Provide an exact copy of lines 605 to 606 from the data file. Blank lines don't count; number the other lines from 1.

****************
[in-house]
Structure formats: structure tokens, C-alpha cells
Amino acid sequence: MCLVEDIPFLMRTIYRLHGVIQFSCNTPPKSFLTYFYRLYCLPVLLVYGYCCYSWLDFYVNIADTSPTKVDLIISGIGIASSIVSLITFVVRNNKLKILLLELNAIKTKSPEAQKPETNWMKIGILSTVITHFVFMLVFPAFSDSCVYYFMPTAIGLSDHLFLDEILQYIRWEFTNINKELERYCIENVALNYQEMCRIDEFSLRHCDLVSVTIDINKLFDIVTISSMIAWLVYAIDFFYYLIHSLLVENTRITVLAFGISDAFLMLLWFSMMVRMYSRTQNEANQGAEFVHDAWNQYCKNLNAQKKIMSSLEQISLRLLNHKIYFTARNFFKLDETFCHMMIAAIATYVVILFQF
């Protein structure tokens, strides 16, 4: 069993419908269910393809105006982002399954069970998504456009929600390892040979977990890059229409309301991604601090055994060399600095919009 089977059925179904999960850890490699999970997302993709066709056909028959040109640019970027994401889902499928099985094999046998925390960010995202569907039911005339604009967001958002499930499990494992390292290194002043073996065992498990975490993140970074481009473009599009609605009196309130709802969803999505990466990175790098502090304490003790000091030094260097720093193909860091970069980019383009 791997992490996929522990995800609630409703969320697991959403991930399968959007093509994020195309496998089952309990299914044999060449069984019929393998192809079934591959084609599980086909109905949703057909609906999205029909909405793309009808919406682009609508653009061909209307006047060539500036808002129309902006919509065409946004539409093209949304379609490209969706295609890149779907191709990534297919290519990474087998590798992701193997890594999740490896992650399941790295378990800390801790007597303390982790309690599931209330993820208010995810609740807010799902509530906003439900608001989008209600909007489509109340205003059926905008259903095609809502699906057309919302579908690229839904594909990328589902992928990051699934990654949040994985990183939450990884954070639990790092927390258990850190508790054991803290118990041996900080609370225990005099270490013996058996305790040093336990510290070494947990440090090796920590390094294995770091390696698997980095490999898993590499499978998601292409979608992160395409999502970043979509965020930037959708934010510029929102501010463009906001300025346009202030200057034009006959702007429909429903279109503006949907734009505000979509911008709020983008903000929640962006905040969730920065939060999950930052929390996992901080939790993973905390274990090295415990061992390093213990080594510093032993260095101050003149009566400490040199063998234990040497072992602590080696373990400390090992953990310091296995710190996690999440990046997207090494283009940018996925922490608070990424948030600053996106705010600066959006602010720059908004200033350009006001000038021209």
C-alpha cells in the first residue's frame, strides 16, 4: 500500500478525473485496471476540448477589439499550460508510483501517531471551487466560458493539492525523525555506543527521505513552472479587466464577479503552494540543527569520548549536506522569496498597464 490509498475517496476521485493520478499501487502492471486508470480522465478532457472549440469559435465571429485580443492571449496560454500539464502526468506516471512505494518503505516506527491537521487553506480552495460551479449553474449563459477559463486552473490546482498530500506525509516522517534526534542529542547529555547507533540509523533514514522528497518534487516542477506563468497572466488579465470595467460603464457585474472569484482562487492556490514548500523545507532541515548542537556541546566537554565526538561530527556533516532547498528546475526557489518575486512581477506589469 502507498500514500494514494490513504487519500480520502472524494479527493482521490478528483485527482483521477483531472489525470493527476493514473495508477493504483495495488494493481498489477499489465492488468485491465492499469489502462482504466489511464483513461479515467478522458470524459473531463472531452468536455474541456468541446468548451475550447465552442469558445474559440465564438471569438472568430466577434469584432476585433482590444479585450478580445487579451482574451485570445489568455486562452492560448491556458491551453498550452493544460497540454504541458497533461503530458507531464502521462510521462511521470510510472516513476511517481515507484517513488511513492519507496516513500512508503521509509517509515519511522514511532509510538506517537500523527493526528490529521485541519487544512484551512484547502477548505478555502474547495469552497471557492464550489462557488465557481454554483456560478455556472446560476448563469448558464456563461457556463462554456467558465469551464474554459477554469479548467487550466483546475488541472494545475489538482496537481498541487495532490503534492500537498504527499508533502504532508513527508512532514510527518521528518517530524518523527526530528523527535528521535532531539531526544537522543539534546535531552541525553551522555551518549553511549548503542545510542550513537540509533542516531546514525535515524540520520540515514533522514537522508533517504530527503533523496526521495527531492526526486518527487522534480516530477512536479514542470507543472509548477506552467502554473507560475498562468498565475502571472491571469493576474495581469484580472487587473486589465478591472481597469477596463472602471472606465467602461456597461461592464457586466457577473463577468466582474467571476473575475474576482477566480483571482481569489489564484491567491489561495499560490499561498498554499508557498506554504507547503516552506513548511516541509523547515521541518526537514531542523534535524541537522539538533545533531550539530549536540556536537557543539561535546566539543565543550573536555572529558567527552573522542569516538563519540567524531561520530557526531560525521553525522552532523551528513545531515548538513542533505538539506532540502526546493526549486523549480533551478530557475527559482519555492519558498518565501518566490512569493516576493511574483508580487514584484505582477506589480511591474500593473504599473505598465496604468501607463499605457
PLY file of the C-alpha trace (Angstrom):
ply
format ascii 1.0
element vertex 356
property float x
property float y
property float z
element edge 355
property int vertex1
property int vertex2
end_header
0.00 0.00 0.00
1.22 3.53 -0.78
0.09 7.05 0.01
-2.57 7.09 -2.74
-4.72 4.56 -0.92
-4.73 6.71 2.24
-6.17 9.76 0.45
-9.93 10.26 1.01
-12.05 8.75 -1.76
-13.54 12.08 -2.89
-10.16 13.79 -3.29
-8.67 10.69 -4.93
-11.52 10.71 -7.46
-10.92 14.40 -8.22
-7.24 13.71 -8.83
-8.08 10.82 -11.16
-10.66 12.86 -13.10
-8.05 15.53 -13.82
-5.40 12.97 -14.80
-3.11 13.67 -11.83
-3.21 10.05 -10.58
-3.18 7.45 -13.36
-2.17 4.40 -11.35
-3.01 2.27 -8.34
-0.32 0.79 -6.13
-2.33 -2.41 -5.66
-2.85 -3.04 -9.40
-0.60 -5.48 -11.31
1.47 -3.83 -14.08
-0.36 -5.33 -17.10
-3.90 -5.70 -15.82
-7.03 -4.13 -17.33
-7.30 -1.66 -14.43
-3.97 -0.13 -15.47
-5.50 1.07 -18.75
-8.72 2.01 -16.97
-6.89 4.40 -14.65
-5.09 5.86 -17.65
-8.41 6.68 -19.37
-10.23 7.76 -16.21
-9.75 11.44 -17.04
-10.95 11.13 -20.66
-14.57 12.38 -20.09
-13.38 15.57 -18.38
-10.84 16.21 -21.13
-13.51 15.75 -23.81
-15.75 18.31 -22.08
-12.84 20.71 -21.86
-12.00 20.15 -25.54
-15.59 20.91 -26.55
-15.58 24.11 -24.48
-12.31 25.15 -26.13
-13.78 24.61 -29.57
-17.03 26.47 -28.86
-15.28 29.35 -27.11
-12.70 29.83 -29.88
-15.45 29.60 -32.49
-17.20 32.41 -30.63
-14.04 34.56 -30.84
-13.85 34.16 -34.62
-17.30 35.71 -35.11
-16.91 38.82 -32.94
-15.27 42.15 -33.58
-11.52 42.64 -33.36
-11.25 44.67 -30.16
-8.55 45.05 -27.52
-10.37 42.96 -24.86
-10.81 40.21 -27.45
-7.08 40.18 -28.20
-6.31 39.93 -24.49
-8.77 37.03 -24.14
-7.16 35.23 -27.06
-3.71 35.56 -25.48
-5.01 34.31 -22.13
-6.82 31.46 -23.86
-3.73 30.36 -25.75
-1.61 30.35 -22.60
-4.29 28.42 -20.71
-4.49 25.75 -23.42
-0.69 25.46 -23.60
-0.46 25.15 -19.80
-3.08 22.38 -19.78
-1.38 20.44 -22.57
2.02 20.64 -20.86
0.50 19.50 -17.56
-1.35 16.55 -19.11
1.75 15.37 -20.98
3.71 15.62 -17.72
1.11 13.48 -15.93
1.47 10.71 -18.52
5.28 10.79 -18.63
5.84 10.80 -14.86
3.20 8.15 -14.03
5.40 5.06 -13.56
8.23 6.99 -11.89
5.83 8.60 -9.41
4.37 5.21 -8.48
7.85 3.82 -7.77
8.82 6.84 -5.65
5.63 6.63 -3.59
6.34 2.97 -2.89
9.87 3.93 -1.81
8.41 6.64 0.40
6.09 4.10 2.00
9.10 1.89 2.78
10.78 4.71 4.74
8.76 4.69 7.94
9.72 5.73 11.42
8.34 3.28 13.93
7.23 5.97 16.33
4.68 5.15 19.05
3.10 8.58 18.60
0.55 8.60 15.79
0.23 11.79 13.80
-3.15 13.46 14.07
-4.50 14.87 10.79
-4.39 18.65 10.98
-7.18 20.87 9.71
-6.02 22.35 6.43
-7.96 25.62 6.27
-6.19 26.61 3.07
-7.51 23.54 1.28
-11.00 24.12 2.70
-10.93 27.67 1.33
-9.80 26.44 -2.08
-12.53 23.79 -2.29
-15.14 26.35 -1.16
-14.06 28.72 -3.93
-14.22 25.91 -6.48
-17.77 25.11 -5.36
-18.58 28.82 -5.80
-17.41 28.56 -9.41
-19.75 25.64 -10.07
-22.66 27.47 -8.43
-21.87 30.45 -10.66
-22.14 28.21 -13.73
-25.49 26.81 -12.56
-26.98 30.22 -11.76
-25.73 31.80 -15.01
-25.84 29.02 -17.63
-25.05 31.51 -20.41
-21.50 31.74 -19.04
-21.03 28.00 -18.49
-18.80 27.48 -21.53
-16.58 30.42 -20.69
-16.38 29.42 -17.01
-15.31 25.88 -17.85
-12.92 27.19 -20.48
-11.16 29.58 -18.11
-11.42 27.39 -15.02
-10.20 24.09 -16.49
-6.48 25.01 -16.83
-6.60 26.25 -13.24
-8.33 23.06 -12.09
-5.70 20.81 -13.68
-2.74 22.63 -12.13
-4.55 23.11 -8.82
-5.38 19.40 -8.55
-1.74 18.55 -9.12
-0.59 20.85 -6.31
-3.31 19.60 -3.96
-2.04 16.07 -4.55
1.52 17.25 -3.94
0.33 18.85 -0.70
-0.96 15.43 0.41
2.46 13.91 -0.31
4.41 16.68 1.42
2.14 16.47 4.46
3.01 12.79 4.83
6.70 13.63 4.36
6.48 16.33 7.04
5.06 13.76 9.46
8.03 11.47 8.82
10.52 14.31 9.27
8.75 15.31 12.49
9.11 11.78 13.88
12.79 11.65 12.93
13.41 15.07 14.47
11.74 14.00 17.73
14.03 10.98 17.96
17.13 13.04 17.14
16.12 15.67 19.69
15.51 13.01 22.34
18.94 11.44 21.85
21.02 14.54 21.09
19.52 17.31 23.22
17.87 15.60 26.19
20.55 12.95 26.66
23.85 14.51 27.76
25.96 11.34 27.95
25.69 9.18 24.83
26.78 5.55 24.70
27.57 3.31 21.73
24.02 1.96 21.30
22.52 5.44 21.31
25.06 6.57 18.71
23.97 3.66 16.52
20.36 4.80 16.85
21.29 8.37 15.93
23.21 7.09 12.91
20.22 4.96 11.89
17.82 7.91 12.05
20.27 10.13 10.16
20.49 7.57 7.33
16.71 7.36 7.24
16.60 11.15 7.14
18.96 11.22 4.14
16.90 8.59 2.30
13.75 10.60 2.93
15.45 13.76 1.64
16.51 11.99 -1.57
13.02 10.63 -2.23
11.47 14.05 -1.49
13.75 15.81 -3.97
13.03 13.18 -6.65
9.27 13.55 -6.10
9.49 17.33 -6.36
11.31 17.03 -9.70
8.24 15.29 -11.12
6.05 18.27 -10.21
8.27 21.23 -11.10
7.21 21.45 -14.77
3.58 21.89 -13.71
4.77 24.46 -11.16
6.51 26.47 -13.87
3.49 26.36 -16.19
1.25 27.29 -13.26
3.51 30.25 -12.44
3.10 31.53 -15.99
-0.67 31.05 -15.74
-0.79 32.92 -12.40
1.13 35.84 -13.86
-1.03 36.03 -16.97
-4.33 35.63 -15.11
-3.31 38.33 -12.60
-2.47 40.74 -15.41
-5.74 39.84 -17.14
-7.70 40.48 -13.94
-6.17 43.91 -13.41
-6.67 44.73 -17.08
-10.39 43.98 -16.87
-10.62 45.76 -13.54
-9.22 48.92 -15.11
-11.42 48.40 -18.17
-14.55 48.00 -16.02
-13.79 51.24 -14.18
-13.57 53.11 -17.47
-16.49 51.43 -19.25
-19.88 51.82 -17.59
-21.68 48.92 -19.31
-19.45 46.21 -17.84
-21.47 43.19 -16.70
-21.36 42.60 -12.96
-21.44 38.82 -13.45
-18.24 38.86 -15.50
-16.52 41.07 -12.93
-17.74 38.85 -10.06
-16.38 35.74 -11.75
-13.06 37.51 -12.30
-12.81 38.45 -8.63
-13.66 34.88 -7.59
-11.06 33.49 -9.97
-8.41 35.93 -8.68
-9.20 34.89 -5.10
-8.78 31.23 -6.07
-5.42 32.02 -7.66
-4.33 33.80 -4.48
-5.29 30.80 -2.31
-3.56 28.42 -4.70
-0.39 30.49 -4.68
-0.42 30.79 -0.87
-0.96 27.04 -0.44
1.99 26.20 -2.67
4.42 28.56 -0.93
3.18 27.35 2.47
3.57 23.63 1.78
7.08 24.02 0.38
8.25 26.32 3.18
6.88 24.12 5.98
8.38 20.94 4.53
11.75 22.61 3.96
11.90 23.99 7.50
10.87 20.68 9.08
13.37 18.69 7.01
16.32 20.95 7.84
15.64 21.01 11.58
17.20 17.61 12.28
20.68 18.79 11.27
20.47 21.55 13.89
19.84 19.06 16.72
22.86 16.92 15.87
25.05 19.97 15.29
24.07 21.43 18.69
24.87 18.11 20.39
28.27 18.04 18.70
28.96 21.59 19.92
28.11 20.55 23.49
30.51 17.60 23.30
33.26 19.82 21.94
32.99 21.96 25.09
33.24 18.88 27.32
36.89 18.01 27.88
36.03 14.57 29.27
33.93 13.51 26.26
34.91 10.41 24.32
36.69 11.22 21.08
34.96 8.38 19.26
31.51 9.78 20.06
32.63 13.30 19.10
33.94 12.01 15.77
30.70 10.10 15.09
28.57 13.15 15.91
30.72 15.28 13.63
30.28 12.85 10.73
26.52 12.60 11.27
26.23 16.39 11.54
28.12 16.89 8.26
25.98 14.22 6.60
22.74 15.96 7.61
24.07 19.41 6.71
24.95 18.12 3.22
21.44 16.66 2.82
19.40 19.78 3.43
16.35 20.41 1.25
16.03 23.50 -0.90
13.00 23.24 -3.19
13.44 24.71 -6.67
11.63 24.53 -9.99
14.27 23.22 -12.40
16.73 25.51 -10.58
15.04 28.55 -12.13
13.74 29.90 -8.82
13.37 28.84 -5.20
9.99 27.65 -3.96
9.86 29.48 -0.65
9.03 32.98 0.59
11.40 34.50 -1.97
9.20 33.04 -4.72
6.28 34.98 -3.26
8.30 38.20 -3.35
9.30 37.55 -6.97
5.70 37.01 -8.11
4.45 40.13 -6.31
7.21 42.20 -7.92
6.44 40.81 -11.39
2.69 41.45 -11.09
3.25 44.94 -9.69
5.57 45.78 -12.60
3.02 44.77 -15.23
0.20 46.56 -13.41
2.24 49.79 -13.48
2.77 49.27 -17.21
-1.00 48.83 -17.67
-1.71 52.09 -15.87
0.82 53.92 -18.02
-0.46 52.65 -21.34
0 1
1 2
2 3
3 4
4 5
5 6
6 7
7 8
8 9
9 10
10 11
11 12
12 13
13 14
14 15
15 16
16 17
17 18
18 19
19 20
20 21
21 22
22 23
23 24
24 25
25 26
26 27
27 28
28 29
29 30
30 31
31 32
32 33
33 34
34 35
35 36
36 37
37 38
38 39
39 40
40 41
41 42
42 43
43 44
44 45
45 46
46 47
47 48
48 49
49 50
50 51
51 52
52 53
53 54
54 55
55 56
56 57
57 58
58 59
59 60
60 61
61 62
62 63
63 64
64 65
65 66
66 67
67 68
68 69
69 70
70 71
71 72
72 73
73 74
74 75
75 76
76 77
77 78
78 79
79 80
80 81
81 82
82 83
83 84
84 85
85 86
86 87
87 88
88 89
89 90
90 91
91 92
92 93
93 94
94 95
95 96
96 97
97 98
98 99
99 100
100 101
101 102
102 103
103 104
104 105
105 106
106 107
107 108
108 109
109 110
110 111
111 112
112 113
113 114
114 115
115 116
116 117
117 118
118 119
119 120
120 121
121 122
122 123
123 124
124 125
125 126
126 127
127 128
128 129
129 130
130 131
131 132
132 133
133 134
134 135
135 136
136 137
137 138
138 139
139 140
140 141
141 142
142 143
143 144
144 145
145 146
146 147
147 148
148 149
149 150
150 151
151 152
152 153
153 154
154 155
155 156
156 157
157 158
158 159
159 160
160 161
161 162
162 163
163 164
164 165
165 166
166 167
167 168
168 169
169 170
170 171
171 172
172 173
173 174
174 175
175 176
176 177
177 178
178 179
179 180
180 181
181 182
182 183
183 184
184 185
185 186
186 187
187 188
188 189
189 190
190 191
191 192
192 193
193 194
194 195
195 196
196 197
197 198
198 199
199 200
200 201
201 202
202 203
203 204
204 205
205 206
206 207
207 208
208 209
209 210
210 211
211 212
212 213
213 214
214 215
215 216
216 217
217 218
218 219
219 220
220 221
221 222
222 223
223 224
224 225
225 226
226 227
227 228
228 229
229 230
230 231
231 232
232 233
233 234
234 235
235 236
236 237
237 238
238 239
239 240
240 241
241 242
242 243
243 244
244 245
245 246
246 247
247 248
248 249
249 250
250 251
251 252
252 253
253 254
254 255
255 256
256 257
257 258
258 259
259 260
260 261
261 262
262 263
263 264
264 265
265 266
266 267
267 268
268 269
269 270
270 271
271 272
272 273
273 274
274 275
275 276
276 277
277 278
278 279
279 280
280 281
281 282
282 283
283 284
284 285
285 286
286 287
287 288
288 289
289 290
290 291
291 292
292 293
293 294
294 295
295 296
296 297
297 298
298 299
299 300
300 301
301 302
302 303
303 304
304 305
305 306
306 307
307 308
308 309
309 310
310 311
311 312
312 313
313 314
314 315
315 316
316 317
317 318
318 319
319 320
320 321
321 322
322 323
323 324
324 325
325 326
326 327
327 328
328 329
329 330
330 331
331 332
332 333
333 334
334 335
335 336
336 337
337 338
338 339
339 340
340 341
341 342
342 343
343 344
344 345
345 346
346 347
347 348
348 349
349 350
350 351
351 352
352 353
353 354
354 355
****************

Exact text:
232 233
233 234